Saintly Abolitionism

“And may that Power enthroned on high!
He whom Christians ye adore,
Root in your hearts humanity,
And trampled human rights restore.”
— William Lloyd Garrison, 'Hymn 7'

Saints and Slavery (Part II)

Saint Nicholas of Myra (AD 270-343)

“But the Lord who loves humankind, who never wishes his own creation to become hostage to sin, sent him a holy angel — I mean the godlike Nicholas — [… who] became a most ready resource for their defence, and he saved them, though they were already being led away to a death of profligacy” — Michael the Archimandrite, ‘Life of Saint Nicholas’

Saints and Slavery (Part I)

There are a number of saints who can offer Christians inspiration for abolitionism. Two of these were of the same family and resisted the institution of slavery in different and significant ways.

Saint Gregory of Nyssa (AD 335-395)

"As therefore in the life that we hope for there will be neither disease, nor curse, nor sin, nor death, so slavery also along with these will vanish away." — Saint Gregory of Nyssa, 'Against Eunomius', Book X, §4

Australians and Modern Slavery

Slavery is a universal phenomenon. It stretches far back into human history and spreads itself indiscriminately across every culture. Tragically, it persists to this day. Statistics are always difficult to find (because modern slavery necessarily exists on the fringes of society), but David Batstone (2010) in his book “Not for sale” conservatively estimates that there are thirty million people presently trapped or born into slavery — a state in which a person is owned by another person.

They love us!

They really do love us at the Baden Powell! Well, to the extent of drawing us a nice friendly doodle, and if that isn't true love, then what is?

Thanks Phil for the photo.

The reservation notice on our table at the Baden Powell

Alister's Blog

Alister has a blog over at which he updates pretty regularly. If you want to know a bit more about the sort of thinking going on behind the scenes, check it out!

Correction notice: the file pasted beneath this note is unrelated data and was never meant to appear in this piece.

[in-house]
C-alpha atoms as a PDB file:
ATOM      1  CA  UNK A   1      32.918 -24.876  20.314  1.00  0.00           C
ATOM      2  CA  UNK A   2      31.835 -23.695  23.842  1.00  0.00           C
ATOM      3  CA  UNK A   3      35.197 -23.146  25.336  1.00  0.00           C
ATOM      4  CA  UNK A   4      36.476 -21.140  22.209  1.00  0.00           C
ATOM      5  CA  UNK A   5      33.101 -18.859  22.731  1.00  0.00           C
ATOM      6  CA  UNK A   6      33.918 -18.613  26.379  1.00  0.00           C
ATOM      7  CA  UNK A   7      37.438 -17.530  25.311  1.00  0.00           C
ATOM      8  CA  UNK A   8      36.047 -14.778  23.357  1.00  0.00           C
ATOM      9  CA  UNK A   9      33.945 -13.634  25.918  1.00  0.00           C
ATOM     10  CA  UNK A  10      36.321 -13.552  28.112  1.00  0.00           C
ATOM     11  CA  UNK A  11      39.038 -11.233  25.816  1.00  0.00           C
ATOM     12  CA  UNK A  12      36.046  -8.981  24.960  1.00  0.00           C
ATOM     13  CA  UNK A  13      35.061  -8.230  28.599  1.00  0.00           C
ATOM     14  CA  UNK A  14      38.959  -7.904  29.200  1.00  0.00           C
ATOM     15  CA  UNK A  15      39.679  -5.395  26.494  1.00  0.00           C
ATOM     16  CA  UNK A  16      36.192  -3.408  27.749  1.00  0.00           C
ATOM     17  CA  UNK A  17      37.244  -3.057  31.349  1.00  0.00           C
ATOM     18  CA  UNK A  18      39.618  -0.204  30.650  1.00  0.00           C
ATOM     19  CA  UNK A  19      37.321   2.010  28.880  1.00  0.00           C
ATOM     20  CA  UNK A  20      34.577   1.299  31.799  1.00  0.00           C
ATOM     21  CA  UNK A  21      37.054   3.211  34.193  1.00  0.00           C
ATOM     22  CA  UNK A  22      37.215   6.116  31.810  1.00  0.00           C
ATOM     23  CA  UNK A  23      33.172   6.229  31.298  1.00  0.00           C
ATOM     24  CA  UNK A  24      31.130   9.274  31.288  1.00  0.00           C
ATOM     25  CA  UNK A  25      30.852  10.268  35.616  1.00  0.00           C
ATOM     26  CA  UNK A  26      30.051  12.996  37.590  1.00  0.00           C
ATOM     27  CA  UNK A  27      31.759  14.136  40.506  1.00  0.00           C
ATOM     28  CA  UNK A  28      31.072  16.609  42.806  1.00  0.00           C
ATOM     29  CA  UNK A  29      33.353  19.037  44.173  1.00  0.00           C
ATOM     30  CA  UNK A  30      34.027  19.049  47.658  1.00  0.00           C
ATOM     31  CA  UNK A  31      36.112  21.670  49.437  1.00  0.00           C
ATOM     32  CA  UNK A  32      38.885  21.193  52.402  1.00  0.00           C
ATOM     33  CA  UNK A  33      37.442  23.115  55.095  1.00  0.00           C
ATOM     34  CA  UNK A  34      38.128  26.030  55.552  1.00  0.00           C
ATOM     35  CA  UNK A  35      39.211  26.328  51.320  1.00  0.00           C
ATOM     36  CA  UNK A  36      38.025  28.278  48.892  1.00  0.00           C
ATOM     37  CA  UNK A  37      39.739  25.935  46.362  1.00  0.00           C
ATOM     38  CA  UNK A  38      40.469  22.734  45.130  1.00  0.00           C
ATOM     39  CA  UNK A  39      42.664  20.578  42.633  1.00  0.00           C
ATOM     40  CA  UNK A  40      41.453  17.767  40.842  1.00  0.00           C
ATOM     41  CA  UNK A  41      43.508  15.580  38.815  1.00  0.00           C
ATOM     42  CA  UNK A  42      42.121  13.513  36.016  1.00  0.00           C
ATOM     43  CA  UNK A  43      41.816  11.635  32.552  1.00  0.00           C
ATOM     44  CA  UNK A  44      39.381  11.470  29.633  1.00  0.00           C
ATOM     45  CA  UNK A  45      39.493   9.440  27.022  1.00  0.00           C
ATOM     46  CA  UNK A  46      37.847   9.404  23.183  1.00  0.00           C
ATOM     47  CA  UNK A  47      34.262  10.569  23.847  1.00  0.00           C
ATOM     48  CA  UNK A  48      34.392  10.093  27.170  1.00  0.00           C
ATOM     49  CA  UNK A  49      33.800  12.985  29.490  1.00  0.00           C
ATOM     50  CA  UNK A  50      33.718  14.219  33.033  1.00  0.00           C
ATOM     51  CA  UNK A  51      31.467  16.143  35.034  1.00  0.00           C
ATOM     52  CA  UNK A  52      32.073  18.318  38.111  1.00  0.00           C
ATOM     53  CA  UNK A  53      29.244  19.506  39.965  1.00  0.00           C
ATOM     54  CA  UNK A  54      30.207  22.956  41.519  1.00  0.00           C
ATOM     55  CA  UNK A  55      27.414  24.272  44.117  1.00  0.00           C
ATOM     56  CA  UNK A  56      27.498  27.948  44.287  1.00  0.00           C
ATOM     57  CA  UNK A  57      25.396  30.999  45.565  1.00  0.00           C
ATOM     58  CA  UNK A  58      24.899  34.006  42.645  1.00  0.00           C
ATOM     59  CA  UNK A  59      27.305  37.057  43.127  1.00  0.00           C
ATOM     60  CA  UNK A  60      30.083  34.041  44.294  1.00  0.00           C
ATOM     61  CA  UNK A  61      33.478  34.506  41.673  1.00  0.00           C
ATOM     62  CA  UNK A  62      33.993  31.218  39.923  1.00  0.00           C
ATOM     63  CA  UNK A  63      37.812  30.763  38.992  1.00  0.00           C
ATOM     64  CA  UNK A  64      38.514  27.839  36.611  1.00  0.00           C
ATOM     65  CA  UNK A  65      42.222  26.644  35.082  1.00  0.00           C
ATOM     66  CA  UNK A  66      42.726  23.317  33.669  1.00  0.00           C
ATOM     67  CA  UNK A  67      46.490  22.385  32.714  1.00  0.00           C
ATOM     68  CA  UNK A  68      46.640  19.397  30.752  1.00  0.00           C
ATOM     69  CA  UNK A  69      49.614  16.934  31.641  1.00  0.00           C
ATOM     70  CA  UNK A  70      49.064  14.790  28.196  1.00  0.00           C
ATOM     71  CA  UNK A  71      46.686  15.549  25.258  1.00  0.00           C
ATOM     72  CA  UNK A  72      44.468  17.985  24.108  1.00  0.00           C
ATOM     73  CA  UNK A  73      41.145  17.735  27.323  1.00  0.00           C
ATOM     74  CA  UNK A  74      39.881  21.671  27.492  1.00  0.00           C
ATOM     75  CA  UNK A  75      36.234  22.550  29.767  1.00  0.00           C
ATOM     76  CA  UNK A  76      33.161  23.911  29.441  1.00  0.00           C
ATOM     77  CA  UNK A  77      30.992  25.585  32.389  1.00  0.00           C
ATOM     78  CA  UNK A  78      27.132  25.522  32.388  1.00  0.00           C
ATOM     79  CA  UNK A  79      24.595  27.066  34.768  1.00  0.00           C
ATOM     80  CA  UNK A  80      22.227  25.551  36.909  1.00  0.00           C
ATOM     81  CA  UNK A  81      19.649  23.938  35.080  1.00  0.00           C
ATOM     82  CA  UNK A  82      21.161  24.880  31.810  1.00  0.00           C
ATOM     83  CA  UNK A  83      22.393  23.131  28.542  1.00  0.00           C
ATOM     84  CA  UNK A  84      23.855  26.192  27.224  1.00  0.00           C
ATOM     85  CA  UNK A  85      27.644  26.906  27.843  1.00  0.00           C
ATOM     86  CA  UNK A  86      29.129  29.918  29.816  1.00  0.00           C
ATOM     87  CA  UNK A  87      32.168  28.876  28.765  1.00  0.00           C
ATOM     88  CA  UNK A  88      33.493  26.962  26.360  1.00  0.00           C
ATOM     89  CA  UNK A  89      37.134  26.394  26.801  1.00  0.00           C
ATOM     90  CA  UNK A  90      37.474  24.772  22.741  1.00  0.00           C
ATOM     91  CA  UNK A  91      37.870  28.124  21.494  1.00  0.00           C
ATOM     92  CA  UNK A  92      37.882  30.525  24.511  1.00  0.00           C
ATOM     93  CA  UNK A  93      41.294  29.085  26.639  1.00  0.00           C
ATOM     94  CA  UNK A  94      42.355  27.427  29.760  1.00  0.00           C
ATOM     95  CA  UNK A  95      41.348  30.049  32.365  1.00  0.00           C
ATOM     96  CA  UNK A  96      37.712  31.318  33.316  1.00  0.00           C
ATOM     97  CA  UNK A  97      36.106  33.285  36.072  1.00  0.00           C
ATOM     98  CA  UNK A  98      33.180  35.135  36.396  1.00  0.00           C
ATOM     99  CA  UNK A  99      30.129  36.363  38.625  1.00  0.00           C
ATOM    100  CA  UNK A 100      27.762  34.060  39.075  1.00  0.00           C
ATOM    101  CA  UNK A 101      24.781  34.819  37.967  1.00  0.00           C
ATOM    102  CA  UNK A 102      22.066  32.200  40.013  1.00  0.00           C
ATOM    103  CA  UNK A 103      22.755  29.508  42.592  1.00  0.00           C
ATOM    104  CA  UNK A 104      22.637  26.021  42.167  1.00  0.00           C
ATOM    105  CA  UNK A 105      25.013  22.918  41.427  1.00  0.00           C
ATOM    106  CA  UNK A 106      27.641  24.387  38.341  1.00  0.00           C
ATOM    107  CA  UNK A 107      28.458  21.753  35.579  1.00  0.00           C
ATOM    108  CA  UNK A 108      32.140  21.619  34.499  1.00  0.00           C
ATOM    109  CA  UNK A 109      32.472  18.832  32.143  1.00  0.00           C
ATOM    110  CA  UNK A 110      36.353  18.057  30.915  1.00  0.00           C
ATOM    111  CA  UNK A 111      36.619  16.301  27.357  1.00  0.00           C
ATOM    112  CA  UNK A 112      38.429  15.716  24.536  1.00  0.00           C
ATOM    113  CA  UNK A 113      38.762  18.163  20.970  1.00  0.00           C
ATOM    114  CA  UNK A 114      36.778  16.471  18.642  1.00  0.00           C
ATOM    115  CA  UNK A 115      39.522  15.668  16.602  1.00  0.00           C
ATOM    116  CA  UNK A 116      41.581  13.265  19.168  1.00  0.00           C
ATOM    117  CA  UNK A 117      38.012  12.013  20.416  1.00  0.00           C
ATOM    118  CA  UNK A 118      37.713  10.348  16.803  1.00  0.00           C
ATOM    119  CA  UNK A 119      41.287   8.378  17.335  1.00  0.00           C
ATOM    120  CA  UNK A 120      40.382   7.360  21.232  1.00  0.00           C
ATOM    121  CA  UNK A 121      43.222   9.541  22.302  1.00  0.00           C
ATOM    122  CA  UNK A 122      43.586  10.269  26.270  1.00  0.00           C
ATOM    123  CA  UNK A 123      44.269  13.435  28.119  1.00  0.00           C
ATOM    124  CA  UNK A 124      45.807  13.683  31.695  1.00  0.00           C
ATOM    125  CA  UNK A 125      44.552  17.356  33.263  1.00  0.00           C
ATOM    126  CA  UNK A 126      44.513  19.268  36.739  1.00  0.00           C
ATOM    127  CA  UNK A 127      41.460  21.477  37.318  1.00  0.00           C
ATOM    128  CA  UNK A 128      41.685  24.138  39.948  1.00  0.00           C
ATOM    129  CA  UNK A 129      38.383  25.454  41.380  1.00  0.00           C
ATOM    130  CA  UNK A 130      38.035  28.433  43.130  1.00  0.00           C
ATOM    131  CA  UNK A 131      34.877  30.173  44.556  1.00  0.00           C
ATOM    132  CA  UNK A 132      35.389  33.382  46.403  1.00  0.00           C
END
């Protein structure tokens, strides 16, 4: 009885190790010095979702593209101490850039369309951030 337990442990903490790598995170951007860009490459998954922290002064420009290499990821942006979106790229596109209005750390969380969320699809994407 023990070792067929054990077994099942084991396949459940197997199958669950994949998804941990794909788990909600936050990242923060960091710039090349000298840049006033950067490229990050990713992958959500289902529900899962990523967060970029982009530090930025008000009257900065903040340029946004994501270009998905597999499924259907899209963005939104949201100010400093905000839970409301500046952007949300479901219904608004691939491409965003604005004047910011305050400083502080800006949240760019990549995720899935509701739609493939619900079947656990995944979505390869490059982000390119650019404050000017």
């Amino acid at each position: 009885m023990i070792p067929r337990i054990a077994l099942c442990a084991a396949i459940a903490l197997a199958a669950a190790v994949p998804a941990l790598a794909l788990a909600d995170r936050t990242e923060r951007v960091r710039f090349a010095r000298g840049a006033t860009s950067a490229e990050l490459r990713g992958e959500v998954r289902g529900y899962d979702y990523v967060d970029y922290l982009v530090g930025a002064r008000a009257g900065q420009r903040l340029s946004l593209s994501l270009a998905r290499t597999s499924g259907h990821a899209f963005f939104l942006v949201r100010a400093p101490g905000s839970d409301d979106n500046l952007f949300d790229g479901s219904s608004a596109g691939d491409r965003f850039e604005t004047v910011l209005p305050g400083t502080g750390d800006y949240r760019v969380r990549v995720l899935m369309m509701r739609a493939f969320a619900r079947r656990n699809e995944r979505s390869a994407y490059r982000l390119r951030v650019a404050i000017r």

Cafechurch and A Churchless Faith

One of the most helpful books I know about the journey which Cafechurch has been on is New Zealand pastor and sociologist Alan Jamieson's book A Churchless Faith. In it he attempts to explore the journeys on which people go after the leave Evangelical, Pentecostal, and Charismatic (EPC) churches. That story seems resonant with many people in Cafechurch, so I recently wrote a blog post about it, outlining Jamieson's stages, and pondering how well it fits Cafechurch's story.

Welcome to the new site!

Welcome to the new Cafechurch website! This is the first proper site upgrade we have made since I don't know when. Years ago. I hope you will check back periodically to check out what we are up to here in Cafechurch Melbourne.

The Hippo in a Nightie - Stalin's "gift" to the people of Warsaw.

The Cliff & The Sea

A collaborative project, with writings and images by members and friends of Cafechurch, the fruit of inspiration, reflection, struggle, and joy. Drawn from our experience of life in post-modern Melbourne, created by a group of friends, the written and visual musings in this little volume reflect on the beauty and the pain of being human, and our quest for an authentic spirituality: the search for the God who so often eludes us.